I own this film. I have watched it several times. I have watched it with Pagans and Christians alike. I have seen it with several hardcore Harry Potter fans. I have watched it with fellow religion students. (Many of these overlap as you may guess.) But not one of them could find a single point to agree with. What disturbs me is that (judging by the YouTube comments) there are people who took this to heart. Or if they weren’t sure, there are other sources willing to provide answers, such as Christian Answers.net:
“Author Richard Abanes has written a book called Harry Potter and the Bible. He says that the movies and books not only teach anti-Christian lessons on the occult, but also moral relativism, and desensitize children to profanity and off-color humor.”
Also Jeremiah Films is still up and running and although the HP movie is gone from their product page, in its place are several Pagan Invasion movies – including one on Twilight.
Since my father is going to a seminar on a book called The Gospel According to Harry Potter, written by Connie Neal, I did a little research. I wanted to know how the silent majority thought and up popped several recent articles of the same title, not related to this book. I’m sure that every time a new HP book or movie comes out there are similar articles. They are from Christian bloggers and ministers who want to get the word out that they have listened to what J.K. Rowling keeps trying to say:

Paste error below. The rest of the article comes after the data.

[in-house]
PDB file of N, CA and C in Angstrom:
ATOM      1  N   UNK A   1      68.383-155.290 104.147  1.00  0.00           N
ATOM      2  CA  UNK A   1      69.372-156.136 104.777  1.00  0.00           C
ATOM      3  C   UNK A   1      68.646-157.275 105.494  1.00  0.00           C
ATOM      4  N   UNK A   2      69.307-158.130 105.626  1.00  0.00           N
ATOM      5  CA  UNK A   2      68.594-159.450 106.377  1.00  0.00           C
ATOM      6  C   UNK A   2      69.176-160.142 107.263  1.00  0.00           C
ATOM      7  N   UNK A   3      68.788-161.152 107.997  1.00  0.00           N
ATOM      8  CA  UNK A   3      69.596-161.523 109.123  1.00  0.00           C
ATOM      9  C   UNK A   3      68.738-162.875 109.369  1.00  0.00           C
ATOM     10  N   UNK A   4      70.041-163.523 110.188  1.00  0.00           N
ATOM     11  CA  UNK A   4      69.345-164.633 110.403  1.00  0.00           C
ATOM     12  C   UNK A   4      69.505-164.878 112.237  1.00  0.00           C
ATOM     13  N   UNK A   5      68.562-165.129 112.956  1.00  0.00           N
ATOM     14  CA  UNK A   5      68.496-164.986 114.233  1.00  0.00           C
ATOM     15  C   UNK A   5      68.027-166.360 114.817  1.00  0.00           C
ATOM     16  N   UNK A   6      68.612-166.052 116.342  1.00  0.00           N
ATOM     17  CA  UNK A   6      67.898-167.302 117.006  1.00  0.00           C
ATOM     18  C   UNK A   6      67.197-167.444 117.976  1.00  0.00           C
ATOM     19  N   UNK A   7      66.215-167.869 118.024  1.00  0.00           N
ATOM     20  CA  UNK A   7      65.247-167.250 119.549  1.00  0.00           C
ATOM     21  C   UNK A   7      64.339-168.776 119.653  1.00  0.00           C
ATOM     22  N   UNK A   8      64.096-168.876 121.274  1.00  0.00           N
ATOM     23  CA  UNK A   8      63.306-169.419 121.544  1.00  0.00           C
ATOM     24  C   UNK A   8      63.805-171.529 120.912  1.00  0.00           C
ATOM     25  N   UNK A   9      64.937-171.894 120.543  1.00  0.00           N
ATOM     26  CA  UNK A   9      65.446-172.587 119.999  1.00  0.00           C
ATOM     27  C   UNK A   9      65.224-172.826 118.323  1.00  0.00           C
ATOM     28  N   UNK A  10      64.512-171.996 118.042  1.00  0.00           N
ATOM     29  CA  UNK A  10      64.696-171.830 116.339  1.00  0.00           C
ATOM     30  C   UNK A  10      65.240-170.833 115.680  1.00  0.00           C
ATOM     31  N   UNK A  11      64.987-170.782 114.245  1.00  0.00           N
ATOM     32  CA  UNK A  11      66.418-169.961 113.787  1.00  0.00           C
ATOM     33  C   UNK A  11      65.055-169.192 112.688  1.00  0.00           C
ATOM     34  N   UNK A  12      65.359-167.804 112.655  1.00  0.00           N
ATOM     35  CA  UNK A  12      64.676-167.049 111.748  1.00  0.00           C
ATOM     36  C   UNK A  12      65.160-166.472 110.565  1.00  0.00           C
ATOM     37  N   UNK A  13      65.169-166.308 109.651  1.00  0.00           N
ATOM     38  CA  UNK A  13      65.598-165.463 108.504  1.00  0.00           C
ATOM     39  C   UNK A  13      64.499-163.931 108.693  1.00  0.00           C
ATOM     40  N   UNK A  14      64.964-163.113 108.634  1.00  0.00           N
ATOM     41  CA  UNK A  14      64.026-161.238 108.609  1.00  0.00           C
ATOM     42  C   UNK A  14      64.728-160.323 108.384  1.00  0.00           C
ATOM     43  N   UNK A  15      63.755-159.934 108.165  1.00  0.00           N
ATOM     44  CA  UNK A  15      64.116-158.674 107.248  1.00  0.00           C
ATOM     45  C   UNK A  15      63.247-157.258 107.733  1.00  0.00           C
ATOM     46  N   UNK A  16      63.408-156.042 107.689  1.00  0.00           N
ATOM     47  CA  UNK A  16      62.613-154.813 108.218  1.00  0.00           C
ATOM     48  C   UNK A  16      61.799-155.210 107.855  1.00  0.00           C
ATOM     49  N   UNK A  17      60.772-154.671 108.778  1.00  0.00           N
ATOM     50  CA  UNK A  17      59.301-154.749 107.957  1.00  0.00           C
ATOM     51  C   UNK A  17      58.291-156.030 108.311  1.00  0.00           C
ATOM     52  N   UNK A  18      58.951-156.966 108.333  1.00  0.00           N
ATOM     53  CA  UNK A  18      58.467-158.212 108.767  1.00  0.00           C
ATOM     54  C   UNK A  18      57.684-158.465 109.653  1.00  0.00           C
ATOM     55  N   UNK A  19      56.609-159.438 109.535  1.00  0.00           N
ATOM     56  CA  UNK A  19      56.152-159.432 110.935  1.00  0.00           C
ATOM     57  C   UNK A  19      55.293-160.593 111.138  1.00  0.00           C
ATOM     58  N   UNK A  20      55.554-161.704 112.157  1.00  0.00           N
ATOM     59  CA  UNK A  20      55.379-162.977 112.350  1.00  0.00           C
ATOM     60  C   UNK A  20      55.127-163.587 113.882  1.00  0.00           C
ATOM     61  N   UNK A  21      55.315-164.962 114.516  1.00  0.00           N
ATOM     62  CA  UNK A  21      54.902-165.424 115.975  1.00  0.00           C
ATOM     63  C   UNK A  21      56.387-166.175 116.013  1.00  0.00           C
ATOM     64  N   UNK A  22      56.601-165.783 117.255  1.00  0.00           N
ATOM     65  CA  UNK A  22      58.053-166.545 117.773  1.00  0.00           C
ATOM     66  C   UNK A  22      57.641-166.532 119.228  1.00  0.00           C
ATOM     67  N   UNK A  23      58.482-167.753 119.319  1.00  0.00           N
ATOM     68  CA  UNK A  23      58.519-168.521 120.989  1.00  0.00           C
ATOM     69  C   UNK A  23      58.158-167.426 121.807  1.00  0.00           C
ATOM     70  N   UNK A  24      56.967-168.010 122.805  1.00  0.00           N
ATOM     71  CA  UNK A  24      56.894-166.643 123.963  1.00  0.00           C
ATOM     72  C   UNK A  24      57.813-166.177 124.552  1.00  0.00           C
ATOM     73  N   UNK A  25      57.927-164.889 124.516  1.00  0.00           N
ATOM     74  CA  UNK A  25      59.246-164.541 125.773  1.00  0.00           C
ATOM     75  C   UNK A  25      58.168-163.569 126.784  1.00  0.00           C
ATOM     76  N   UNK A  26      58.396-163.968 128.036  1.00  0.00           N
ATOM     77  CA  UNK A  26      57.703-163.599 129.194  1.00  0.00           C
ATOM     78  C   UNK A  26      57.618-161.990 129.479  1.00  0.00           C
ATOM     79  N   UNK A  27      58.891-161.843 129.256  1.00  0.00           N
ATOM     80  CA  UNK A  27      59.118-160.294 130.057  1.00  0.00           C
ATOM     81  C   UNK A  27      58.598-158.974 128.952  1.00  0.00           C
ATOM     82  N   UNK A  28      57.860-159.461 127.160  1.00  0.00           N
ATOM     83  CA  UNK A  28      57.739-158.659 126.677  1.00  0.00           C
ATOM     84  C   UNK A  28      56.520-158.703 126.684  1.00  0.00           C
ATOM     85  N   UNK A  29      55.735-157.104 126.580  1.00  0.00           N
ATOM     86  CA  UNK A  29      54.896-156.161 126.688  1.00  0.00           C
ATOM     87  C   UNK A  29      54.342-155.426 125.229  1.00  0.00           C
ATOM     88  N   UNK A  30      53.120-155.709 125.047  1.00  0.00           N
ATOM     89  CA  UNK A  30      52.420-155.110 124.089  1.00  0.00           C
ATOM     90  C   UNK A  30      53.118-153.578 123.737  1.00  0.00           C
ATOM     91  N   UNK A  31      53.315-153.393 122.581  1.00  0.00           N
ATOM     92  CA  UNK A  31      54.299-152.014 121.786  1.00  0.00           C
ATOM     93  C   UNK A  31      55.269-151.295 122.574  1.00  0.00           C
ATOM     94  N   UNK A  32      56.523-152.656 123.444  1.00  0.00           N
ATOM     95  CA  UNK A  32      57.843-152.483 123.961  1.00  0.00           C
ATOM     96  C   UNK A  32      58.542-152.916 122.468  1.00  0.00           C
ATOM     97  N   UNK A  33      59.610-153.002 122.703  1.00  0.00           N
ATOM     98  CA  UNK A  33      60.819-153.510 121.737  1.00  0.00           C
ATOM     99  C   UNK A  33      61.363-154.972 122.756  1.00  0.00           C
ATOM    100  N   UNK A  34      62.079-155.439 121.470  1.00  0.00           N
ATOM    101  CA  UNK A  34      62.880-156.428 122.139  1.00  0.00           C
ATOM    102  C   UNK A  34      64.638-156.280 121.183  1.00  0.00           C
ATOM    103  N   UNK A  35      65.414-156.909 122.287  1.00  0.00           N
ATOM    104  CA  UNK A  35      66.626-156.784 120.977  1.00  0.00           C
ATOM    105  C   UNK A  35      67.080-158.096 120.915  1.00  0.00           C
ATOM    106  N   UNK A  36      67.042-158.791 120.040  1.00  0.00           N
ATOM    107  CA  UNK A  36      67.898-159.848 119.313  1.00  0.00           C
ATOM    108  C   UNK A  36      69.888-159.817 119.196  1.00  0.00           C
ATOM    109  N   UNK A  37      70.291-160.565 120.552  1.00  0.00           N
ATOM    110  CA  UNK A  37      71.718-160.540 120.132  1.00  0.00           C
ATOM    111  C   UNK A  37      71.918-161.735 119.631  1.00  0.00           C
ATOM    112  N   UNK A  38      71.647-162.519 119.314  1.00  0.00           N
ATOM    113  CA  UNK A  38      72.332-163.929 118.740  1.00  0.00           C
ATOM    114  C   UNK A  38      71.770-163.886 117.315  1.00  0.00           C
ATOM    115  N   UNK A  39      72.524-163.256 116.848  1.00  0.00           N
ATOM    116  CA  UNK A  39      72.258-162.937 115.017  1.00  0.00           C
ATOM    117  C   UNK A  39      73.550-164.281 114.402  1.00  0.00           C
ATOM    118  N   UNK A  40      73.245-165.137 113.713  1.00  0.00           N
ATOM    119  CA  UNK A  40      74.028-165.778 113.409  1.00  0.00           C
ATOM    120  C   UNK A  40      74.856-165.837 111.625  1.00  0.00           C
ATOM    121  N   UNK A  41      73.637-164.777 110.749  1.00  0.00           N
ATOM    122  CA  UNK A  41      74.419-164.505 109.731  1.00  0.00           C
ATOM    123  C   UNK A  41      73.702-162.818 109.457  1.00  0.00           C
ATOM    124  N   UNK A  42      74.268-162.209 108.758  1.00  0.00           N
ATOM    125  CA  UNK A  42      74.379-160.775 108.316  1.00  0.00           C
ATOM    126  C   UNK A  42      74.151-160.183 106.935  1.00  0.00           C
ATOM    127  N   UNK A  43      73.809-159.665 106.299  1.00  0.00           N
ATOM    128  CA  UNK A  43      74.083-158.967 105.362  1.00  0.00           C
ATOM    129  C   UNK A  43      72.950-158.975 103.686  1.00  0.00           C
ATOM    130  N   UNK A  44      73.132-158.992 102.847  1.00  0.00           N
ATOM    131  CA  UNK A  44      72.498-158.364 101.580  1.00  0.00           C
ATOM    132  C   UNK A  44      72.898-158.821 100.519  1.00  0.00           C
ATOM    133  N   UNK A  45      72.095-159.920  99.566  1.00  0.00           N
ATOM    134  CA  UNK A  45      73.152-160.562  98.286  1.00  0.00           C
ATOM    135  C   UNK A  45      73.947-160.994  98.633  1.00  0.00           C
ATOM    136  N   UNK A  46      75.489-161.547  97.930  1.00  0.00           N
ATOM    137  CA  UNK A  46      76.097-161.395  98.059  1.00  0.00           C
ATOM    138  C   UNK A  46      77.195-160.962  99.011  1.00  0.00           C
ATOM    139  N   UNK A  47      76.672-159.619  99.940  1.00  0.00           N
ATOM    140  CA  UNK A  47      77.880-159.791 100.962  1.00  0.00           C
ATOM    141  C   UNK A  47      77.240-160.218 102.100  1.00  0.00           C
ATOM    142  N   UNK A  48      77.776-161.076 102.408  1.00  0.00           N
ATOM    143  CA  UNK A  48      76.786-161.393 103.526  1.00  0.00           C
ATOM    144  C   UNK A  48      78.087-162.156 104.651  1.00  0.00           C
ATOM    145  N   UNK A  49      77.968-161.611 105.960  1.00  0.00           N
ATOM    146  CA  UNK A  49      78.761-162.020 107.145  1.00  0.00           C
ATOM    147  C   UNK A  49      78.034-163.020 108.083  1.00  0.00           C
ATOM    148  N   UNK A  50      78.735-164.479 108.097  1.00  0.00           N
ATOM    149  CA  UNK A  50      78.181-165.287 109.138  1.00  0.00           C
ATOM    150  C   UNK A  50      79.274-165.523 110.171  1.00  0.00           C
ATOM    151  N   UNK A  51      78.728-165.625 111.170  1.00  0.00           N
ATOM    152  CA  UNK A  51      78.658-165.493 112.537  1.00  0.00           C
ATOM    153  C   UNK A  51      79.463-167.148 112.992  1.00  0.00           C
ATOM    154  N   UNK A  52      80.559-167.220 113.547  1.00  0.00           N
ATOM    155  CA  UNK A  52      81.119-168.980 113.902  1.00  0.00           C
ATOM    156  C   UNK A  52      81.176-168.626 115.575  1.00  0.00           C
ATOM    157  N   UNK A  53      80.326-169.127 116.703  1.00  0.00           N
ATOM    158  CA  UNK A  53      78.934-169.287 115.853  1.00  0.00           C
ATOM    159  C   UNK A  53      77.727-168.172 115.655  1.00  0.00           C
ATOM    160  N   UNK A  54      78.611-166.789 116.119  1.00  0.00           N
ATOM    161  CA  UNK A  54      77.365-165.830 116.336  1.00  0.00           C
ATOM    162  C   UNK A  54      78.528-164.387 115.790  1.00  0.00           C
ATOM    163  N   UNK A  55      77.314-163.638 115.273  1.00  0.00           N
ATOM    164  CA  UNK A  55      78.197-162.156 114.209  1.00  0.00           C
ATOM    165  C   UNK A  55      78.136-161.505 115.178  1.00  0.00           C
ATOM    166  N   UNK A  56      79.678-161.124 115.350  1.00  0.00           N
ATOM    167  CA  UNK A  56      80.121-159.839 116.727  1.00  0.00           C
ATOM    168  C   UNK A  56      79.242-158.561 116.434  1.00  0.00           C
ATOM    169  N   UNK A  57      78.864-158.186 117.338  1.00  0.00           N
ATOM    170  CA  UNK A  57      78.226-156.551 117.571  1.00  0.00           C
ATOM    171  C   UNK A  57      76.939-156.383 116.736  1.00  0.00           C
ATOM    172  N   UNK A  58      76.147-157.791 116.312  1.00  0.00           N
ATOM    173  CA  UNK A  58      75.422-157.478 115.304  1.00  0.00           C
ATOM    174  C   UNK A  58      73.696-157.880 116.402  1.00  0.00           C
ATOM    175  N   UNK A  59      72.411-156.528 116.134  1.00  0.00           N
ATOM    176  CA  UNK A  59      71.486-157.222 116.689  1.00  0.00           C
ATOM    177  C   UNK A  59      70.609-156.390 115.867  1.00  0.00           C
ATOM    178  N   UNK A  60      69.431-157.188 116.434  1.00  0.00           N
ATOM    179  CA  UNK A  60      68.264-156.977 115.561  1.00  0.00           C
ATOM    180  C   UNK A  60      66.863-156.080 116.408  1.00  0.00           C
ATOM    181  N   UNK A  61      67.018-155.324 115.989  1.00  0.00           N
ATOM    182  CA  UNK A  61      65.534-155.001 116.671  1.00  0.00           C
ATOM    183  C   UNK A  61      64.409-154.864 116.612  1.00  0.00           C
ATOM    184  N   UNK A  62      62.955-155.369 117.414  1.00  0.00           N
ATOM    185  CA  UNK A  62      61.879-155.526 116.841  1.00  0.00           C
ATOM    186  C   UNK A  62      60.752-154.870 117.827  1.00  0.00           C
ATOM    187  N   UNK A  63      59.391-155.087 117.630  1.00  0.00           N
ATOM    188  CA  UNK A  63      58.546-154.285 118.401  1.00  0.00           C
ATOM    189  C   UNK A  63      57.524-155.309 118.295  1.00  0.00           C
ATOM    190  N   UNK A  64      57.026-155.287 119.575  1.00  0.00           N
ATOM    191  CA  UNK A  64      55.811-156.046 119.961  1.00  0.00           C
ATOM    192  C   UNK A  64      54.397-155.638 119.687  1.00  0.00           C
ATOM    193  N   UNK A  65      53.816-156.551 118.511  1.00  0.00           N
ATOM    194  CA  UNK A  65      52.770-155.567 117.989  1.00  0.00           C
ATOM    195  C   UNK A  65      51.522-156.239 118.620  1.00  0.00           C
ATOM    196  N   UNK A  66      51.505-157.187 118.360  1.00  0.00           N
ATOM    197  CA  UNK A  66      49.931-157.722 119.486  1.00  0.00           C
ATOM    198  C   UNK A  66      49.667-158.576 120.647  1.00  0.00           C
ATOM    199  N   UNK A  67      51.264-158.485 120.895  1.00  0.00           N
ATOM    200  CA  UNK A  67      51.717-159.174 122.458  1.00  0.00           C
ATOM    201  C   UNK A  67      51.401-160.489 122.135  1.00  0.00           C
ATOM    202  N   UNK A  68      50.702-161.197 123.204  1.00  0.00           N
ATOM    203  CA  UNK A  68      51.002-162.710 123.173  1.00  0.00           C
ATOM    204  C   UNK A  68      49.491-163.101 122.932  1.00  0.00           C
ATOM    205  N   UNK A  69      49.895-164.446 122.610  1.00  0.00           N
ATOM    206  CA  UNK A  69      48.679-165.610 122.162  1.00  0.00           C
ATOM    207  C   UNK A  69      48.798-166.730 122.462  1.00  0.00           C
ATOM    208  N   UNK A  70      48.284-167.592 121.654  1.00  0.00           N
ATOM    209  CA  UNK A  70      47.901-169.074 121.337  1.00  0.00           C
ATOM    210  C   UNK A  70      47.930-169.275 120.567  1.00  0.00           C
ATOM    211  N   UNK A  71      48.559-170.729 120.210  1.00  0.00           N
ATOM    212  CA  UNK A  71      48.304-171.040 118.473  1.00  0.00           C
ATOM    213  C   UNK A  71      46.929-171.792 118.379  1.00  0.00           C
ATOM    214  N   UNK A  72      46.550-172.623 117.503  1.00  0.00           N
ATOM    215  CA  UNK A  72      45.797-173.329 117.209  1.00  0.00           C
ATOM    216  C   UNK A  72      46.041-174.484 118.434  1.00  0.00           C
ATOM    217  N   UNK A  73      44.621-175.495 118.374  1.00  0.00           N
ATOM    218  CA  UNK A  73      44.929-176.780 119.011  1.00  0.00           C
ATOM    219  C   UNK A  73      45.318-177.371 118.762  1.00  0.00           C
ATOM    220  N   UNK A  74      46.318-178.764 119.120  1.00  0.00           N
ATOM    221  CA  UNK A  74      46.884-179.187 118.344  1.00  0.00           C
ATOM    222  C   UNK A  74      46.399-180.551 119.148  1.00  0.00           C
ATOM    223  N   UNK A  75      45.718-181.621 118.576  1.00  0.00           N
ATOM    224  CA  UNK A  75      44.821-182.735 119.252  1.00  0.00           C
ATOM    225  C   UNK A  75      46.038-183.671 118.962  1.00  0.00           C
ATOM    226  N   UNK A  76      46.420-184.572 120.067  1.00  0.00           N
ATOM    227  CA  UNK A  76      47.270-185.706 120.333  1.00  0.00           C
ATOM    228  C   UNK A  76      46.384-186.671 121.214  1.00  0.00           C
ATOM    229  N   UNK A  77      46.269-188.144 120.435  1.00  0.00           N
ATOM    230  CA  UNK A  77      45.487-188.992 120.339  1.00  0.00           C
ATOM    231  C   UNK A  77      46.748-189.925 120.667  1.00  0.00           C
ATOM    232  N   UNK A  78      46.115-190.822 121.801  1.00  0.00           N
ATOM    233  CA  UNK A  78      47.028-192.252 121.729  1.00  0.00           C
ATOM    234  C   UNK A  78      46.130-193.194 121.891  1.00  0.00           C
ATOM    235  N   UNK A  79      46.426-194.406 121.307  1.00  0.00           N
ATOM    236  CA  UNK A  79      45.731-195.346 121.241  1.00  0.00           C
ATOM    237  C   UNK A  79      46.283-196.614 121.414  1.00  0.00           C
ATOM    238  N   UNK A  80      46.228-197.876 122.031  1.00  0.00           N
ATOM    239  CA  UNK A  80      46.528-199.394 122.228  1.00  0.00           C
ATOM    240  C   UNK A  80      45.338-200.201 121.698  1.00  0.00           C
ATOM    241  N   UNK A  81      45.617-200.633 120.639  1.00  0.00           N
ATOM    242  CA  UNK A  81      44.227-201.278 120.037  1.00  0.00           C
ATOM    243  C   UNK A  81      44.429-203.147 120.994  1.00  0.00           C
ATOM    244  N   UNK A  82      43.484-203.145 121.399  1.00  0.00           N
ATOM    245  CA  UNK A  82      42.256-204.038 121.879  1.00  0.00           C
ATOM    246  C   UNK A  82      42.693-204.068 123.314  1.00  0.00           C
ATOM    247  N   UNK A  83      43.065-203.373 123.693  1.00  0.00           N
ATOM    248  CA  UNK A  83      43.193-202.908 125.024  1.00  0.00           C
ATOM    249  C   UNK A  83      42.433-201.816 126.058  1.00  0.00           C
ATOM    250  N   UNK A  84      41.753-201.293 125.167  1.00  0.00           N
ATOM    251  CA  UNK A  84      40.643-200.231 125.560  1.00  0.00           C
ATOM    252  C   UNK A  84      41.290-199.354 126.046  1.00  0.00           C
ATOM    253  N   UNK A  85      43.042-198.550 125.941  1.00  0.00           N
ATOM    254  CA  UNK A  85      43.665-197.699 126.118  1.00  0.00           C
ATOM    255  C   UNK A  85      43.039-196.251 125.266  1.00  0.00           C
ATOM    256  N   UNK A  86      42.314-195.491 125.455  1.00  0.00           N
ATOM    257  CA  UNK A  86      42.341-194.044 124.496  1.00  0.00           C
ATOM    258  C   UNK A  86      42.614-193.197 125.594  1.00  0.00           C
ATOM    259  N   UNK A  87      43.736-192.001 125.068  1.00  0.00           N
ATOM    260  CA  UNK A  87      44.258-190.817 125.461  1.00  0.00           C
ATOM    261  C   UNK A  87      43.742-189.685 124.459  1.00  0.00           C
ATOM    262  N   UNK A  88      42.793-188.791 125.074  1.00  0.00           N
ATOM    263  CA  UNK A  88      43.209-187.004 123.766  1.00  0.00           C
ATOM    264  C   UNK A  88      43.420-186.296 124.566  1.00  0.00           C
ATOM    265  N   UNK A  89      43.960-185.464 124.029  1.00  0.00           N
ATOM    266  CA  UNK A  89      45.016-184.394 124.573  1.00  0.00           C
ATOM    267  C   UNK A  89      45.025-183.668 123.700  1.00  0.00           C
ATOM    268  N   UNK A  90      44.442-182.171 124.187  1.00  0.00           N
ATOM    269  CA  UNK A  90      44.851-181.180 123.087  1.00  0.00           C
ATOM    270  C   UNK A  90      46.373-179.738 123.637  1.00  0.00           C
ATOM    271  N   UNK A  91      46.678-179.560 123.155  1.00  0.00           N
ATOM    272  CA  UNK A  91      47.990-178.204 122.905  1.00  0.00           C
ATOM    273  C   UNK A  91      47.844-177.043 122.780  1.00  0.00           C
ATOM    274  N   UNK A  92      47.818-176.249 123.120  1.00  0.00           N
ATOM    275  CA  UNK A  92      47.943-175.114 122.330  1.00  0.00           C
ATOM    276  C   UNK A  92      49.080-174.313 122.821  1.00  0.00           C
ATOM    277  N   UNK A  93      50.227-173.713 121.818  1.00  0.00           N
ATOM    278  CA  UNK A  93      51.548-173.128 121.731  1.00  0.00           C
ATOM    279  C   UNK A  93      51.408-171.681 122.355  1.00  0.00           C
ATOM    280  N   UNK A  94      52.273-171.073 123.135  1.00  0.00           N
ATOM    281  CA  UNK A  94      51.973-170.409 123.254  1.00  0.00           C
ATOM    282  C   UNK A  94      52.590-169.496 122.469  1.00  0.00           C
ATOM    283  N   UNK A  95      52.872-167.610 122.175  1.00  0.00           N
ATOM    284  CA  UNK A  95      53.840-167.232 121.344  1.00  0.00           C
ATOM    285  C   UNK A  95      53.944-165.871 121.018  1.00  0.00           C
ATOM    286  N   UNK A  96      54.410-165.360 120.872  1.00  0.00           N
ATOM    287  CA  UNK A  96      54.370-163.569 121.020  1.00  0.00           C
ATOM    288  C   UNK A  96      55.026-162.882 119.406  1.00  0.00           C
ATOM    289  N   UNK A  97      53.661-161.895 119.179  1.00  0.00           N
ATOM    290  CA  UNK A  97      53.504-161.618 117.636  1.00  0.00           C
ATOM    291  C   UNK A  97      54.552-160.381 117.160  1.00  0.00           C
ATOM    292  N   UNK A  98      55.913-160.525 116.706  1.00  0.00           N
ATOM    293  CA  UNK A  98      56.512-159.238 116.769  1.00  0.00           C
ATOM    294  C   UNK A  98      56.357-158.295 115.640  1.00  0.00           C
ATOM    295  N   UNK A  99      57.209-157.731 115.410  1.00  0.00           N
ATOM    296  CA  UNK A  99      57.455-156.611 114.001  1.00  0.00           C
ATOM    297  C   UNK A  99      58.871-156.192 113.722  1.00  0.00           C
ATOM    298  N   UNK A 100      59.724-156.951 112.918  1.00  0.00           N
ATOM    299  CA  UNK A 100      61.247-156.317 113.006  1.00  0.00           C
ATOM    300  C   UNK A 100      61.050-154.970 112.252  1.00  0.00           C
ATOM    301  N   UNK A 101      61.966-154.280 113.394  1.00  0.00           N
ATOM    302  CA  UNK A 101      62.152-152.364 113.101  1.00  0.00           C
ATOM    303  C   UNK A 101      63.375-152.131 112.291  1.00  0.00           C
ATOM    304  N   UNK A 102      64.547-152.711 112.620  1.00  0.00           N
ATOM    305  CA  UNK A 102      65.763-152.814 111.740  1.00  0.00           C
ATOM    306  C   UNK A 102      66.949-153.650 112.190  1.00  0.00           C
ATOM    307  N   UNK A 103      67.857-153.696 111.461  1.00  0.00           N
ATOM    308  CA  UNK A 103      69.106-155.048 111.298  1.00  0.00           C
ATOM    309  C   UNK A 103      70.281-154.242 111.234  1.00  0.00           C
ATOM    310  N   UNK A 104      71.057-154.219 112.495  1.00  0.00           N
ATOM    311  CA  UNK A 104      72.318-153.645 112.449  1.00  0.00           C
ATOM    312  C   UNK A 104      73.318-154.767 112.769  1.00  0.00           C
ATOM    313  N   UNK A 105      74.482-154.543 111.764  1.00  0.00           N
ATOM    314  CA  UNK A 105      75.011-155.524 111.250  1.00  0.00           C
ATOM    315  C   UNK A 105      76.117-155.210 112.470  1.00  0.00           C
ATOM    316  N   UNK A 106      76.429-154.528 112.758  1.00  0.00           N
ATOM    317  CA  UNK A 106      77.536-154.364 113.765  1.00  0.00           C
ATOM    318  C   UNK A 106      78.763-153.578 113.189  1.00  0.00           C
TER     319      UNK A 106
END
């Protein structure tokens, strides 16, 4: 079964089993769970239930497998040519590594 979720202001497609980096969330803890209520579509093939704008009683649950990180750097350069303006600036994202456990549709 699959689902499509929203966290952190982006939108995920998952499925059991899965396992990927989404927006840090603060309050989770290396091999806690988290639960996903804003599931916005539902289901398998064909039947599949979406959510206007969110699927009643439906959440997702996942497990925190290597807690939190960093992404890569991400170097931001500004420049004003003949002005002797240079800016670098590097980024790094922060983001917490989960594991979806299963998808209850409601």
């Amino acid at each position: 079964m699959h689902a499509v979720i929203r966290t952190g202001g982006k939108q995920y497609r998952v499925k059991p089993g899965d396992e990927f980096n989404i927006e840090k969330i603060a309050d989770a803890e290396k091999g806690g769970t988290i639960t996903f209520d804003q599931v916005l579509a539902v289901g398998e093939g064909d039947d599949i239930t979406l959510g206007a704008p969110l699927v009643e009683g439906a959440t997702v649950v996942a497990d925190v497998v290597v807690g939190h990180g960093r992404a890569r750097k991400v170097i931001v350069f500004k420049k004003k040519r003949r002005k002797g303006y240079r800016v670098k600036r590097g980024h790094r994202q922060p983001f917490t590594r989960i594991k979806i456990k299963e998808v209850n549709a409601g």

“In the last book, “The Deathly Hallows,” of which the first two-part movie episode was released last week on DVD, Harry discovers an inscription on his parents’ tombstone: ‘The last enemy that shall be destroyed is death.’
“In case you don’t recognize it, it’s from the Bible: 1 Corinthians 15:26.
“In an interview, Rowling said the verse ‘is the theme for the entire series.'”
–Randy Patrick of The Winchester Sun
“Only when Harry and his friends learn to trust in that power of love can they defeat evil and transform the wizarding world into a place where — as the Book of Revelation says — there is no more pain or tears.”